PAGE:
# Workable low-resolution object/target recognition pattern and library?

I've spent quite some time researching this, but most of my Google search results have turned up academic research papers that are interesting but not very practical.

I'm working on a target/pattern recognition project** where a robot with a small camera attached to it will attempt to locate targets using a small wireless camera as it moves around a room. The targets will ideally be as small as possible (something like the size of a business card or smaller), but could be (less ideally) as large as 8x10 inches. The targets will be in the form of something easily printable.

The pattern recognition software needs to be able to recognize if a target (only one at a time) is in the field of vision, and needs to be able to accurately differentiate between at least 12 different target patterns, hopefully from maybe a 50x50 pixel portion of a 640x480 image.

Before playing with the camera, I had envisioned using somewhat small printed barcodes and the excellent zxing library to recognize the barcodes.

As it turns out, the camera's resolution is terrible - 640x480, and grainy and not well-focused. Here is an example still image. It's not very well-suited for capturing barcodes, especially while moving. I think it could work with 8x10 barcodes, but that's really larger than I'm looking for. (I'm using this particular camera because it is tiny, light, cheap, and includes a battery and wi-fi.)

I'm looking for two things: a suggestion or pointer to an optimal pattern that I could use for my targets, and a software library and/or algorithm that can help me identify these patterns from images. I have NO idea where to start with the right type of pattern so suggestions there would really help, especially if there is a project out there that does something resembling this. I've found OpenCV and OpenSIFT which both seem like potential candidates for software libraries, but neither seemed to have examples of doing the type of recognition I'm talking about. I'm thinking picking the right type of pattern is the big hurdle to overcome here, so any pointers to the optimal type of pattern would be great. Being able to recognize the pattern from all different angles is a must.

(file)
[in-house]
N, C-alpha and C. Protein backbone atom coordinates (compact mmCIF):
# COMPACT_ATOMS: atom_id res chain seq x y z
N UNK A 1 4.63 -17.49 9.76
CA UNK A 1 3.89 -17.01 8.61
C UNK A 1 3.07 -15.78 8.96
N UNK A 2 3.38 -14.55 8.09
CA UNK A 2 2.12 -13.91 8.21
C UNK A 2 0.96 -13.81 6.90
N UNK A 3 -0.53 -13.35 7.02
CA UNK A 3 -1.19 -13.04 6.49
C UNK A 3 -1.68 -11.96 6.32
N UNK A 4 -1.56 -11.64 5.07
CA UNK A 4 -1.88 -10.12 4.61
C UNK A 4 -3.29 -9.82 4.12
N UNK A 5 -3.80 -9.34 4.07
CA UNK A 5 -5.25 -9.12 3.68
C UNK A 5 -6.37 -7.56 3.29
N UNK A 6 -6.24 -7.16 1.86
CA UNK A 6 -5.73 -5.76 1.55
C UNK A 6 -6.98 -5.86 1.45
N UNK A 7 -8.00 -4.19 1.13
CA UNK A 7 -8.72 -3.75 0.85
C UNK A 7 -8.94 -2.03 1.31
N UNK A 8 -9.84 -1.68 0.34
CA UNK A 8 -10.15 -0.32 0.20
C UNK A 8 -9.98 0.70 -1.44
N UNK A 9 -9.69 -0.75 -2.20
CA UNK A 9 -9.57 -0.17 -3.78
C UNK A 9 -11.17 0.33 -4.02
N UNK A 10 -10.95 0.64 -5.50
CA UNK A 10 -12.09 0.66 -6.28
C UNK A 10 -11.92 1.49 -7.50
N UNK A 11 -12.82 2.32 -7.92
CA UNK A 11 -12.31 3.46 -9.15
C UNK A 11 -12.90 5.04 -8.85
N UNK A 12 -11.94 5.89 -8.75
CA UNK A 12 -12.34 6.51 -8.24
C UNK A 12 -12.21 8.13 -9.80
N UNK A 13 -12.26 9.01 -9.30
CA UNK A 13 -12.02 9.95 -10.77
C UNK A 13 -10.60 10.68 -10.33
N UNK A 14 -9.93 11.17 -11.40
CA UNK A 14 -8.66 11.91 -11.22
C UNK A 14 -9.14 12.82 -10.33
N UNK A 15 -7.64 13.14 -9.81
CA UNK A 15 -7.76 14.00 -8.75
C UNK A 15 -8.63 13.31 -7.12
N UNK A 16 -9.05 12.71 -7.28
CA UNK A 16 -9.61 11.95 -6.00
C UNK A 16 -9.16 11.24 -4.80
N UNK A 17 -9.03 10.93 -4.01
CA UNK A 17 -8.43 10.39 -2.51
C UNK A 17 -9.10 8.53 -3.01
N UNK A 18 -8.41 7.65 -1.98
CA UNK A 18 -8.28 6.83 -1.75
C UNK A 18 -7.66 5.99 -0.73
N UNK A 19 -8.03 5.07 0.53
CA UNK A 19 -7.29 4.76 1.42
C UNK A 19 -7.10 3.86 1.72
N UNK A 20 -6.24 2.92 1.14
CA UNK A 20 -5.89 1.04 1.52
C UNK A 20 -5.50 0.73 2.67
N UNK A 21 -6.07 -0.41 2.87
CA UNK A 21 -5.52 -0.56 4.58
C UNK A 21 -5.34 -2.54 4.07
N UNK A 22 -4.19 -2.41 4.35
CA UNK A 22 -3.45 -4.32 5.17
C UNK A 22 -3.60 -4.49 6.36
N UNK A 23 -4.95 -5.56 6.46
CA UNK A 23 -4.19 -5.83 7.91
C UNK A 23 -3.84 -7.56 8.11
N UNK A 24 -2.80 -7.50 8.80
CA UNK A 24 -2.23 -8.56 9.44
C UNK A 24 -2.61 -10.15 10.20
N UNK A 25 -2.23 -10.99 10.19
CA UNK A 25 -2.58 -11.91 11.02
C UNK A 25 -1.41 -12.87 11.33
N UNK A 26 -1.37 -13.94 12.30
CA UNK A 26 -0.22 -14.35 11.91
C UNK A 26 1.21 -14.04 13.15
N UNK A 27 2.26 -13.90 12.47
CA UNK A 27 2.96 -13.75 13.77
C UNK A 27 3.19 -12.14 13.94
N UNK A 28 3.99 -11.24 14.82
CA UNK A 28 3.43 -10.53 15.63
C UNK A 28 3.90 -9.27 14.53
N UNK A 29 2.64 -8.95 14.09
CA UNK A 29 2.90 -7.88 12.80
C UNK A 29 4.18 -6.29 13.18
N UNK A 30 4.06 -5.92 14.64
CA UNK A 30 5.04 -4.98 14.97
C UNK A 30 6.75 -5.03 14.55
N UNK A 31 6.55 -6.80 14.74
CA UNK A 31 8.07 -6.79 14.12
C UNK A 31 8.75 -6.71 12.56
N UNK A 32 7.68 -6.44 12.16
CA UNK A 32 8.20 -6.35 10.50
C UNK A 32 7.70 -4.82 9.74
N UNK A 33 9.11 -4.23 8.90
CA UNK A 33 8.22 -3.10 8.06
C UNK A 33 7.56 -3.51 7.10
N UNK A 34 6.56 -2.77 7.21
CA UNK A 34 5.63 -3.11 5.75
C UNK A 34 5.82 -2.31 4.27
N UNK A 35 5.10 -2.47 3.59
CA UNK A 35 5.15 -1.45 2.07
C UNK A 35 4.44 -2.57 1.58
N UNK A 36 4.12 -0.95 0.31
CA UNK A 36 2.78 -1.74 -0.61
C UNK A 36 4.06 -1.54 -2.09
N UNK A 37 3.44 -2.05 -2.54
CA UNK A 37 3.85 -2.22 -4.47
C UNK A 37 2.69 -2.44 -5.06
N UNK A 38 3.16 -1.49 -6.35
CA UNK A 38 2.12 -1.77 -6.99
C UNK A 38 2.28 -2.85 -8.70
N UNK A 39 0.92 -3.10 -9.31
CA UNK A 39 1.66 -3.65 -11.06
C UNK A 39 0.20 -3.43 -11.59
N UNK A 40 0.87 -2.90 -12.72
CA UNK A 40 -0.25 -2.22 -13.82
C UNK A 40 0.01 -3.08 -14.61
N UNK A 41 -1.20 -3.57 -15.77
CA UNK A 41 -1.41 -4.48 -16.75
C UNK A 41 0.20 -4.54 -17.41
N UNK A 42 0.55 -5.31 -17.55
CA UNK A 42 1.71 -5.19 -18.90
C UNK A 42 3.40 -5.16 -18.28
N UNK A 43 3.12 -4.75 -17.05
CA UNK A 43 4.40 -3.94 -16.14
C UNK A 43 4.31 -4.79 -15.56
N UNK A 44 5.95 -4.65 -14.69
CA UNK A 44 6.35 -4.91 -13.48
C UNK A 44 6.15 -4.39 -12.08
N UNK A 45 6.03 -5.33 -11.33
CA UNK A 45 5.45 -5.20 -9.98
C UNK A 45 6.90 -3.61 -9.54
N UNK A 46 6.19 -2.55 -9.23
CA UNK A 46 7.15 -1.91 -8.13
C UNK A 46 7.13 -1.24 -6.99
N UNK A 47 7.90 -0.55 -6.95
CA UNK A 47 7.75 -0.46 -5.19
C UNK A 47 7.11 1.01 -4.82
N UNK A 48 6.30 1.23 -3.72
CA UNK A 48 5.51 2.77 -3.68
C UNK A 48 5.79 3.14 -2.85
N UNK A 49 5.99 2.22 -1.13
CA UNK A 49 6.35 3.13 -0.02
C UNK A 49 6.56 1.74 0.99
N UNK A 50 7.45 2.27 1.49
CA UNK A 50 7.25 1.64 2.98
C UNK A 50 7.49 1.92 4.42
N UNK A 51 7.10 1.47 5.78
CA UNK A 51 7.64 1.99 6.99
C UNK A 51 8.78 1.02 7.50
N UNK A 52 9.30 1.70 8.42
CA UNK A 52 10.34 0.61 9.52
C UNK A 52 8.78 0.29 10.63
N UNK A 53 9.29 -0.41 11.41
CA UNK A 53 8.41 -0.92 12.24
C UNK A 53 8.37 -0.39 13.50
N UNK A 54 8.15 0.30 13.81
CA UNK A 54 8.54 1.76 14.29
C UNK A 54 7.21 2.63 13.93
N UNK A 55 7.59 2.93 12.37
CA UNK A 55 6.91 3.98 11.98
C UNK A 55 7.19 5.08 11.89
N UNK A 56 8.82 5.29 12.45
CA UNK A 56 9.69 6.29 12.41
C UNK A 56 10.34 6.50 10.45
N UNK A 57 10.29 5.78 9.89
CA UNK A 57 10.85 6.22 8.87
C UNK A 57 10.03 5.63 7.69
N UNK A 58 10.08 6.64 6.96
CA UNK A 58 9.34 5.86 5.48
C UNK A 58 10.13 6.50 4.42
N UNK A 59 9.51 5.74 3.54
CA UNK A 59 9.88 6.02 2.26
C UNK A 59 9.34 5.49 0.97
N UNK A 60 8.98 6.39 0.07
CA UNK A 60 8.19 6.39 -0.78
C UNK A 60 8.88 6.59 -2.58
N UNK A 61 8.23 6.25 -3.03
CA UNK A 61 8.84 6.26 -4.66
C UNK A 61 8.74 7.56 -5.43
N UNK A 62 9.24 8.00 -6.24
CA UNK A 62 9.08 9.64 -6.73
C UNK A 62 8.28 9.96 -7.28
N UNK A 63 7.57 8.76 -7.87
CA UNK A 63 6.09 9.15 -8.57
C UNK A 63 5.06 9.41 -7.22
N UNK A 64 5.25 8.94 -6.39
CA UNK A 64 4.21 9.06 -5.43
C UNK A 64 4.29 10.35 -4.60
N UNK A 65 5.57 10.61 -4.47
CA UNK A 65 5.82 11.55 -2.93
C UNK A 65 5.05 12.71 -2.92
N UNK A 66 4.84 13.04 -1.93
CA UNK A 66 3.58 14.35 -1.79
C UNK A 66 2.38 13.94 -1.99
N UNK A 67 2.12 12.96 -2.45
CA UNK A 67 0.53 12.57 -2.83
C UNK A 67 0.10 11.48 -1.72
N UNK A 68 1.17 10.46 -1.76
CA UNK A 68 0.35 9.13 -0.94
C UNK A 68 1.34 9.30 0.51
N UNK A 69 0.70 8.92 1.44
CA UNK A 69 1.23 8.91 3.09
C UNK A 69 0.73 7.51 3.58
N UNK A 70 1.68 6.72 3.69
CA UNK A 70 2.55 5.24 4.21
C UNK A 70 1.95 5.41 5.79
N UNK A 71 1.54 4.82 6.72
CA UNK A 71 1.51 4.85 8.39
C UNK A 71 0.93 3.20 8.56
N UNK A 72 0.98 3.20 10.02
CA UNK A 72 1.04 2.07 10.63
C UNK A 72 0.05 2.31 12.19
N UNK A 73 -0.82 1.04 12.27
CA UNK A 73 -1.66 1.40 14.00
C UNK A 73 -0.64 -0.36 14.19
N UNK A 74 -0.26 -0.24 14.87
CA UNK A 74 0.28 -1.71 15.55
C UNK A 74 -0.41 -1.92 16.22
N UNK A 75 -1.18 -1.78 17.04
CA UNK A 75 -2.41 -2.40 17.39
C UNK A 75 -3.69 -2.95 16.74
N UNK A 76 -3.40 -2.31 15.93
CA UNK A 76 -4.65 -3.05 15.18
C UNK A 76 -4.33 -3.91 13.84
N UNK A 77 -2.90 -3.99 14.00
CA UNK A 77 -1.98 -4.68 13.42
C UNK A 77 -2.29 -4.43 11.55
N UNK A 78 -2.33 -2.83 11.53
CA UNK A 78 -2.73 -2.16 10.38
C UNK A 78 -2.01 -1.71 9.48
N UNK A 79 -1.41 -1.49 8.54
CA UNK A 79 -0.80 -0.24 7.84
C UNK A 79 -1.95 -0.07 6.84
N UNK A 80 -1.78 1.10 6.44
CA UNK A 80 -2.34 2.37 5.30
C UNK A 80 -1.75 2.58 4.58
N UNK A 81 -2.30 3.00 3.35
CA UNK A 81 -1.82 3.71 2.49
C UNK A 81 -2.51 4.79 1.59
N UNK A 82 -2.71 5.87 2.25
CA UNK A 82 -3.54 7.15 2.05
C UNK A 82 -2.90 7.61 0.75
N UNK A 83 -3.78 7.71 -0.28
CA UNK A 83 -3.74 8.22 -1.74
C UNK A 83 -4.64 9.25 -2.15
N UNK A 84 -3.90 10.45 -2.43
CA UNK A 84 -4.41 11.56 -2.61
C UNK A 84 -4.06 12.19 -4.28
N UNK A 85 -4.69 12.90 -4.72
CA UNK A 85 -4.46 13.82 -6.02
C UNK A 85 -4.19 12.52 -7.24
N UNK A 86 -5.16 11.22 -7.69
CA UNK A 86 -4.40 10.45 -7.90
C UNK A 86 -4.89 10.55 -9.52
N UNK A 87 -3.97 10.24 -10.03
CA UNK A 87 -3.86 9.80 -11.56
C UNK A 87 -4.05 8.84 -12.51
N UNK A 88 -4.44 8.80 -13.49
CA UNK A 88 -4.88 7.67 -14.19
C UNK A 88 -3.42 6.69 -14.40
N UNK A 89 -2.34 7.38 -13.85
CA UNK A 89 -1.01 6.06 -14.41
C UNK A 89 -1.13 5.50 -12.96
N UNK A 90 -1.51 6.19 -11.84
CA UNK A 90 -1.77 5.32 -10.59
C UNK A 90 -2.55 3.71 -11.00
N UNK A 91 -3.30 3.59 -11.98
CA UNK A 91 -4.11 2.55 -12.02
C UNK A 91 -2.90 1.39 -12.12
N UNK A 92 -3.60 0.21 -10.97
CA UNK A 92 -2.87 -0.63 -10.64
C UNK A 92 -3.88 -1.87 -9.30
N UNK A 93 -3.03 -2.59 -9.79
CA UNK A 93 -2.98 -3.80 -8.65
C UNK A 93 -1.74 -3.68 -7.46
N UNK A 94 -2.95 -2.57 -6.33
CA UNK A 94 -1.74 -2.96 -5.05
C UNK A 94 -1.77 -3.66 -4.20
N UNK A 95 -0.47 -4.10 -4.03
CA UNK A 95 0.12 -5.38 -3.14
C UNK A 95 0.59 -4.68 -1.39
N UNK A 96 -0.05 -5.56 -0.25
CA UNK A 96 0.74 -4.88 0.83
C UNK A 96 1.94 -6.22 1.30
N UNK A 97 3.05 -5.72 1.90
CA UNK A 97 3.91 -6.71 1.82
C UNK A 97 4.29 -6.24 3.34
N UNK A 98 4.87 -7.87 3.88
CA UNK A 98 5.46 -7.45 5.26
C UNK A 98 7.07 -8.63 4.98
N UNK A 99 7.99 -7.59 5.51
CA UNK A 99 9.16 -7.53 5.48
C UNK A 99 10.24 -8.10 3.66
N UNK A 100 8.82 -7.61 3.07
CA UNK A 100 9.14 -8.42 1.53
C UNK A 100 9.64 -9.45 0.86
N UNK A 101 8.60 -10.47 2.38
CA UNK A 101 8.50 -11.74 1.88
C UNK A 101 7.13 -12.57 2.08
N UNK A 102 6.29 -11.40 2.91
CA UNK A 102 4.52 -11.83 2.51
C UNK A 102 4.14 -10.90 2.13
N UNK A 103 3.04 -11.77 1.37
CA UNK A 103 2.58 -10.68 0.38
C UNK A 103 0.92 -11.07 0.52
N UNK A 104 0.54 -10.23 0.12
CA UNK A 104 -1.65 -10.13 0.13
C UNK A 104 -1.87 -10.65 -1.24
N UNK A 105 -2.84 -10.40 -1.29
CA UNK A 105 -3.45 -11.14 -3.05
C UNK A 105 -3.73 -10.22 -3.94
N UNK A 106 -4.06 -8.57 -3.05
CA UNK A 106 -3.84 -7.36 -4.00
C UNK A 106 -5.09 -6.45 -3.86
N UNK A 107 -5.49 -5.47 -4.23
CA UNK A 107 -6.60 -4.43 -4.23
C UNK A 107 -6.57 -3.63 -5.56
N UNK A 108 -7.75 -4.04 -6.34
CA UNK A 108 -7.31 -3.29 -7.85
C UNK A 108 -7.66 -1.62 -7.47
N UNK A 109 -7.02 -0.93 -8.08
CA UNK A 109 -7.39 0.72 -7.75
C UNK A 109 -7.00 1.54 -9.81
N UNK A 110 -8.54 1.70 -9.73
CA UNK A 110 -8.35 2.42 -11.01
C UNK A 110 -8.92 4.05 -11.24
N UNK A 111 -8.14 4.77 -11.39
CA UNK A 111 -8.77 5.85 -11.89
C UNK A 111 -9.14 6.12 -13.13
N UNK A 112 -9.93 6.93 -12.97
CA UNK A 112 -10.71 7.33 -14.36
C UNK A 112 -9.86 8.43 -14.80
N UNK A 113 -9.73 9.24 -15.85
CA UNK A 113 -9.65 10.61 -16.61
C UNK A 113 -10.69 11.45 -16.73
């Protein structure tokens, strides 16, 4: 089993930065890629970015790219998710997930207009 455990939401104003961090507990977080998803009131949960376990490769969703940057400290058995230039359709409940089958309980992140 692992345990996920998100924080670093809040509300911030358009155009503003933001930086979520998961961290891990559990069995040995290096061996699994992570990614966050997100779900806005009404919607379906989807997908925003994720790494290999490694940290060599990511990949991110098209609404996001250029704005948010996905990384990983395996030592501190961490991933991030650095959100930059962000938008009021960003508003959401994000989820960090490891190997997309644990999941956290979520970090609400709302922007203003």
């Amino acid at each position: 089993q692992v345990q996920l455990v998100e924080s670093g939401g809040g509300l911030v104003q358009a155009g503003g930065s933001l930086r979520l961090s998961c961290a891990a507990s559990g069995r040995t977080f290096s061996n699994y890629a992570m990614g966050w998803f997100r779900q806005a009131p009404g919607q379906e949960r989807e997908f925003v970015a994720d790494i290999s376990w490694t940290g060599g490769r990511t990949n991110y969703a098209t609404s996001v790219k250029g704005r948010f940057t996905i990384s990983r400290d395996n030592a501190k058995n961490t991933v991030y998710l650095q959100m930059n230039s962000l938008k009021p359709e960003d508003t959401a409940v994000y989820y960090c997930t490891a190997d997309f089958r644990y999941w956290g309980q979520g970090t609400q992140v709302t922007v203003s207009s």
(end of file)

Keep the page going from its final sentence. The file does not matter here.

So far, my idea is to use patterns that perhaps look something like this, where the three concentric color rings are simply either red, green, or blue - allowing for up to 27 unique targets, or 81 if I use 4 rings. From about 2 feet, the capture of a 3x3 inch target (from my computer screen) looks like this which seems like it would be suitable for analysis but I feel like there should be a better type of pattern that would be more compact and easier to recognize - maybe just a plain black and white pattern of some sort with shapes on it?

Pointers to an optimal approach for this are greatly appreciated.

• If you're looking for a commercial solution a product called HexSight will almost certainly fit the bill. I guess one question is what sort of viewing angles do you expect between the robot and the targets as those would distort the way those targets look to the camera. I do believe people use OpenCV in very similar applications but I don't have direct experience there. There are standard machine vision targets such that you may find on commercial products like bottle caps etc. Let me see if I can find you a link. – Guy Sirton Jan 10 '14 at 3:27